Second World War turned royals into refugees
PUBLISHED: 13:08 10 February 2015 | UPDATED: 13:08 10 February 2015
The outbreak of the Second World War had a significant impact on millions of families across Europe.
For one Stratford woman, who wasn’t even born at the time, it saw her family home turned into a Jewish ghetto.
Mir Castle, in modern-day Belarus, belonged to Princess Maria Sviatopolk-Mirski’s family since it was sold to her great-grandfather Prince Nikolai in 1895.
When he died three years later it was inherited by one of his seven sons, Prince Mikhail, but in 1939 it was seized by the Nazis, leaving Maria’s family homeless.
“We were refugees,” she said. “We went to Poland, then to Germany, where I was born.
“I wasn’t quite two years old when we came to England.”
Maria, who now lives in Victoria Street, moved to Wales with her parents, Simeon and Nadezhda, and her two older sisters, Anastasia and Irene.
“It wasn’t a happy time,” she said. “I was seven and nine years younger than my sisters, who used to beat me.
“I was sent to a convent when I was three, which I hated. We had to do a lot of cleaning.”
The town of Mir had around 2,300 Jews living there, many of them refugees from central and western Poland, when the Nazis occupied the town in June 1941.
That November, 1,500 Jews were murdered in the town, and the following May the remaining 800 were transferred to the castle.
With only one entrance blocked by barbed wire and high windows, it seemed difficult to escape.
Despite that, 500 attempted to do so.
These days, Mir Castle is listed as a Unesco world heritage site.
It was restored in 1982, with a memorial to the prisoners killed during the war ensuring the atrocities that happened there will never be forgotten.
Aged six, she was removed from the convent. Her parents had by that point separated and after initially living with her father, she was sent to Aberystwyth to stay with her mother.
Just a couple of years later, they moved to London, initially living in Earl’s Court.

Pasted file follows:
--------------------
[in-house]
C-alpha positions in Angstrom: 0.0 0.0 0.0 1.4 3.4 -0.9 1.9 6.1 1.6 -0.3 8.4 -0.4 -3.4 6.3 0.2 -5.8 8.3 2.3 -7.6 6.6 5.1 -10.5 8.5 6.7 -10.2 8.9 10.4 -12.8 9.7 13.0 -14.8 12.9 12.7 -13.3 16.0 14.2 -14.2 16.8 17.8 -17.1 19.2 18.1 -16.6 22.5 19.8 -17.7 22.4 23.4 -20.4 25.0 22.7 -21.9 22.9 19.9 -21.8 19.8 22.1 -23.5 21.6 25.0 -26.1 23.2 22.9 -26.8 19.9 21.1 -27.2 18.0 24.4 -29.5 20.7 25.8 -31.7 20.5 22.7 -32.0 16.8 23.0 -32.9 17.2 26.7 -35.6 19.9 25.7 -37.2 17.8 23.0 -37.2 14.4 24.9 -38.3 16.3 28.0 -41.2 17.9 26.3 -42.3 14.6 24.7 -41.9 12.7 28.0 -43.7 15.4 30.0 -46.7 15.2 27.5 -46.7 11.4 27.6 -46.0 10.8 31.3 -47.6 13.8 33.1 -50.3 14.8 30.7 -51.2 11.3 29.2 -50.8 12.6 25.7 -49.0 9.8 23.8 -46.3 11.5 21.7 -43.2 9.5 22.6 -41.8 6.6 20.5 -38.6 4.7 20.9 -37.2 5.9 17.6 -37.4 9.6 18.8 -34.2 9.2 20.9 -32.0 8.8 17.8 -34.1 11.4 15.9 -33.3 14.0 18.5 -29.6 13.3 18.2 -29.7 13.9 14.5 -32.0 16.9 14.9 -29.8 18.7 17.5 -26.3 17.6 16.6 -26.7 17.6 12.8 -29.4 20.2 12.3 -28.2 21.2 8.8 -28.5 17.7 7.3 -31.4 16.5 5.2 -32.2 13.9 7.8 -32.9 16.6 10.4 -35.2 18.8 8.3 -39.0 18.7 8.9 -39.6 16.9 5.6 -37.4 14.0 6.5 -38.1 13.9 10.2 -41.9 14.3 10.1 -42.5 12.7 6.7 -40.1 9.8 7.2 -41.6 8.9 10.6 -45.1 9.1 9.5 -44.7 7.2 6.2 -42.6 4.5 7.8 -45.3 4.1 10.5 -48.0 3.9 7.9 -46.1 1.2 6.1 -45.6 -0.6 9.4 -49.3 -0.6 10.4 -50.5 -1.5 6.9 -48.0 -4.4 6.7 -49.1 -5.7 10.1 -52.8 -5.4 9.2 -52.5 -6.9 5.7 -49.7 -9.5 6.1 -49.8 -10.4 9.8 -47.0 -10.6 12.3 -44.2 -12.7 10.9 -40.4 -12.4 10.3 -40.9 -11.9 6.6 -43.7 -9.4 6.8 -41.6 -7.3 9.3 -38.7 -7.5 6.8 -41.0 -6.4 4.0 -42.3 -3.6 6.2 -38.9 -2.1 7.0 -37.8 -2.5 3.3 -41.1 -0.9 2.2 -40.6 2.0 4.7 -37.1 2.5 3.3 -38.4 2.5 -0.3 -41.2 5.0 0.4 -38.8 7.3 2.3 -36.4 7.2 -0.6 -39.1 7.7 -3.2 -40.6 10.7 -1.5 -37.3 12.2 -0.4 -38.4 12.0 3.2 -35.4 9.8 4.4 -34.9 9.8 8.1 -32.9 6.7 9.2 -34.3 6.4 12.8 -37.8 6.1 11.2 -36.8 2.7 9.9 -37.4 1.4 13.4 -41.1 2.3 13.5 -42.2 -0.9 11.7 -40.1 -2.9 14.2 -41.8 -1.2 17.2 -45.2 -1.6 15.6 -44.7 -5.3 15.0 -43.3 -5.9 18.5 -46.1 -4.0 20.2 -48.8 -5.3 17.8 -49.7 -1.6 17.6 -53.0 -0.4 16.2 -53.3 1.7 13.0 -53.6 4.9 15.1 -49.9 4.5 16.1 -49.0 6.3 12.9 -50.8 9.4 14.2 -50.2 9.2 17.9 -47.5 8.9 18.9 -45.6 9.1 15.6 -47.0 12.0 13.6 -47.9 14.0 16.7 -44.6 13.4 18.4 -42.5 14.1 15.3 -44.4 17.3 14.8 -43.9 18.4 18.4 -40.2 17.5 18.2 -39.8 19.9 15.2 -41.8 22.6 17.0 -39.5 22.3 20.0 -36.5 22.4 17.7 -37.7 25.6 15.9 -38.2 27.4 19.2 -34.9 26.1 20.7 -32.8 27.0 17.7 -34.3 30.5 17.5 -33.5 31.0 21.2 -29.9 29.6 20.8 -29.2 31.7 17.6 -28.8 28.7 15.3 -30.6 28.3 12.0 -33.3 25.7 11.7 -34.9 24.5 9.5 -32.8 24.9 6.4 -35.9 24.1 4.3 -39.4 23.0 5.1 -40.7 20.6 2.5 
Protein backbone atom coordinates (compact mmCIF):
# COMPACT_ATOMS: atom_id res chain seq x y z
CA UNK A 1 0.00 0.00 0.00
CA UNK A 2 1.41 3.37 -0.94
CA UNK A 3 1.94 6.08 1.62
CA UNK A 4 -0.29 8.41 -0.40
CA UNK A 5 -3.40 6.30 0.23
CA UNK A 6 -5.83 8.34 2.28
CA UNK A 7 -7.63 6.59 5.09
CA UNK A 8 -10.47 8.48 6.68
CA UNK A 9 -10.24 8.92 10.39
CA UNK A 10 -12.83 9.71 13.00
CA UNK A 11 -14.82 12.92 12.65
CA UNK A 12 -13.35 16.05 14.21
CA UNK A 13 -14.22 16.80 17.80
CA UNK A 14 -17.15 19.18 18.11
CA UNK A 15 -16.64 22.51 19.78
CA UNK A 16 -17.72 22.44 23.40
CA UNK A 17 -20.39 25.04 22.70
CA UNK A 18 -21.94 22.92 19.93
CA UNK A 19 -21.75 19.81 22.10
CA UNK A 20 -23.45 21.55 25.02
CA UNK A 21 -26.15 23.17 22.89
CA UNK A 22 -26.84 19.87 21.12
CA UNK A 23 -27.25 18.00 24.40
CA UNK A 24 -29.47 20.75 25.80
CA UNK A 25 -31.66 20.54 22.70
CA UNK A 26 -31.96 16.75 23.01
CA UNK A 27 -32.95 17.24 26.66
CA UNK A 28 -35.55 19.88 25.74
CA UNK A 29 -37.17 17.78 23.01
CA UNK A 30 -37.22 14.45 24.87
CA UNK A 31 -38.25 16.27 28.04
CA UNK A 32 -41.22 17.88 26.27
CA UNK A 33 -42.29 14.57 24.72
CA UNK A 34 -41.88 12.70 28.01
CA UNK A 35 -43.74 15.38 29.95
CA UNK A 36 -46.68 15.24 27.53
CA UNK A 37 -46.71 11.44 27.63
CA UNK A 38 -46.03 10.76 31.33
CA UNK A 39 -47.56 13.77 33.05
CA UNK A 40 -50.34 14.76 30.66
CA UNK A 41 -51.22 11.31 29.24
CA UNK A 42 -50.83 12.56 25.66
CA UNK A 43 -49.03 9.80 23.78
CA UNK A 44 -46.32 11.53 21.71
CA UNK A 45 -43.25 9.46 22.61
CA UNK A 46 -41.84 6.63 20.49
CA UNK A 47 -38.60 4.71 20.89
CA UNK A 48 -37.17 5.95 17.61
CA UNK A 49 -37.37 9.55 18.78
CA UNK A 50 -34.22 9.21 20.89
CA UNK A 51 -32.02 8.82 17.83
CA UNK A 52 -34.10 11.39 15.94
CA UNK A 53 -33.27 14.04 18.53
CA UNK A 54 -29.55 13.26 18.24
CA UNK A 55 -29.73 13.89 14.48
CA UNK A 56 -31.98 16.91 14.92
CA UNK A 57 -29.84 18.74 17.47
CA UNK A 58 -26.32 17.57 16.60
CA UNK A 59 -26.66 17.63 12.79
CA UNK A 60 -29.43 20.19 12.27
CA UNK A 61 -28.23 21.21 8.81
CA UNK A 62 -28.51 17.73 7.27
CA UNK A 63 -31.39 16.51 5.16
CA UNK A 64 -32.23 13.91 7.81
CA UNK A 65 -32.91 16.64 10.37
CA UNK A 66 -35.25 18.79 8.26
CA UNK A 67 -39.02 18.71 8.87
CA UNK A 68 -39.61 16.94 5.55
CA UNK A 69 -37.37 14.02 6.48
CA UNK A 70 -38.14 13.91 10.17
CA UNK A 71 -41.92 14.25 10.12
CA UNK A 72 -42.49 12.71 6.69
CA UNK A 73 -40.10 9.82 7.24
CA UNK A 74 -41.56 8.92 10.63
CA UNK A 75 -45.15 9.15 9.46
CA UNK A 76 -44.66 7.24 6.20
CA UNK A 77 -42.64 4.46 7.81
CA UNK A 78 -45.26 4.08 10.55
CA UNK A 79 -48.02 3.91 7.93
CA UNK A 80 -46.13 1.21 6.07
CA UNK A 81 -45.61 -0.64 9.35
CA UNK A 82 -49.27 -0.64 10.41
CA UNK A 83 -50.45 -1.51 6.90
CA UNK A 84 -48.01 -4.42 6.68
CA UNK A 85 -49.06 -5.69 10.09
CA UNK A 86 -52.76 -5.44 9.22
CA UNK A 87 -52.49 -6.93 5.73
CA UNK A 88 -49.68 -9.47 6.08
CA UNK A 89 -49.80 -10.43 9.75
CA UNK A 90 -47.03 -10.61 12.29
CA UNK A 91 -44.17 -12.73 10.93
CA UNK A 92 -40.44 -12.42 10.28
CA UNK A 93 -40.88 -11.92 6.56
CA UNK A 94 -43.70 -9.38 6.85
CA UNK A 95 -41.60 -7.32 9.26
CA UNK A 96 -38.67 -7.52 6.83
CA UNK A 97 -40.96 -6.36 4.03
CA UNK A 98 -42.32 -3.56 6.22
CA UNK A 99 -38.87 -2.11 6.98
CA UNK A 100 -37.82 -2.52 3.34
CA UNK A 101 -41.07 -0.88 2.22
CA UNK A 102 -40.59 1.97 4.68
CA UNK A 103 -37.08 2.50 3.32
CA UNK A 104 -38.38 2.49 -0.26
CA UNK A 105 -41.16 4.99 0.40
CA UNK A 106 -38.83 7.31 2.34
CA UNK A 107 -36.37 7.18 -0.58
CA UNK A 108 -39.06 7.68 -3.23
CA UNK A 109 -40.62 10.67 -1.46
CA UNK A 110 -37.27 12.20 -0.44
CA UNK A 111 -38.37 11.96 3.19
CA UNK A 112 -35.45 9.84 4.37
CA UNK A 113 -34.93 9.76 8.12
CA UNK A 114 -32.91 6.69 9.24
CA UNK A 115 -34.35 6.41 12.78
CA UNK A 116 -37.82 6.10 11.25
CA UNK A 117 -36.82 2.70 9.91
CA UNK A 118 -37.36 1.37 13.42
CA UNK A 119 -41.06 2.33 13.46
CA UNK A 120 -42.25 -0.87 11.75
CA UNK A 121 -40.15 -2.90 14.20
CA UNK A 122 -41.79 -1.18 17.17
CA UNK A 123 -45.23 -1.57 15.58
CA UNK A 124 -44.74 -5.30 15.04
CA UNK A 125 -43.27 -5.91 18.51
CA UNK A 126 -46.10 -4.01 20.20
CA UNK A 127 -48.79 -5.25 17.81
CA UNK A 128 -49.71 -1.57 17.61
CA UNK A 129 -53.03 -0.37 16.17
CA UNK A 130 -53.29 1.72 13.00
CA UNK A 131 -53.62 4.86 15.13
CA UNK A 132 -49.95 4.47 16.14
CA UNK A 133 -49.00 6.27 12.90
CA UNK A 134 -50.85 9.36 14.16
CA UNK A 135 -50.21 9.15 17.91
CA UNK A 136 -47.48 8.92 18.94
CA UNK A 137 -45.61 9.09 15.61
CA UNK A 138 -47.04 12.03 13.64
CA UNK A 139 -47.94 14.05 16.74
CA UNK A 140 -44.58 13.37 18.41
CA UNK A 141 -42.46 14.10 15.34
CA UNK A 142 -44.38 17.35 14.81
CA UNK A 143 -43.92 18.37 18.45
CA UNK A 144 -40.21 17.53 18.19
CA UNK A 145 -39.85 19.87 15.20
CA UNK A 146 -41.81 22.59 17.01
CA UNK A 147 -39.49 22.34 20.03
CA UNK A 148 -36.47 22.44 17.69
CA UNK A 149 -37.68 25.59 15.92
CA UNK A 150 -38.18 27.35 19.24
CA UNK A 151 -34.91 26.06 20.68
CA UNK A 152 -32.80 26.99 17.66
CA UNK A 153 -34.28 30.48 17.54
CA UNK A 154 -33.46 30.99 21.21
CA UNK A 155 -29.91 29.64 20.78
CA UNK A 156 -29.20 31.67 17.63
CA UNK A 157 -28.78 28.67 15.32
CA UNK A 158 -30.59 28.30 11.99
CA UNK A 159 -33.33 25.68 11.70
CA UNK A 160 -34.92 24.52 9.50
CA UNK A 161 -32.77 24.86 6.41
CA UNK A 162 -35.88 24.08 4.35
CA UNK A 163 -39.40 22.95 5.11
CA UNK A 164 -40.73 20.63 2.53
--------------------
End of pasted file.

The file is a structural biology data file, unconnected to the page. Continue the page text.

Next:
Nadezhda remarried twice, both times to men named John, with her daughter playing a part in one of her relationships.
“John died just a year after marrying my mother,” said Maria.
“She said to me that she wanted to marry again, and I said I’d find her a husband.
“There’s a festival in October called the feast of the cossacks, and we were at a celebration in Holland Park when I pointed out a man to her.
“An hour later they came back and he asked if he could marry my mother. They were married 26 years.”
Her mother’s marriage did not mean Maria could finally settle in one place, though.
The family moved around London, with Maria spending time at a convent on the Isle of Wight where she was bullied for “having a long name.”
As an adult, she had several jobs, initially working as a copy typist for the London Electricity Board as well as her favourite role, working for the South East Metropolitan Regional Hospital Board.
It wasn’t until later in life, though, that she started to look into her ancestry and her family’s castle.
“When my mother died in 1983, I started to look into my family history.
“I found a postcard in a drawer of Mir Castle, which was dated June 13, 1938 - my birthday, but before I was born.”
That research has led to her being featured in two books and visiting Mir Castle four times.
One thing she didn’t discover was her status as a princess - she had been aware of that since childhood.
She said: “My mother told me in the bath when I was nine years old.
“I didn’t go around talking about it; everyone would have thought I was weird.”
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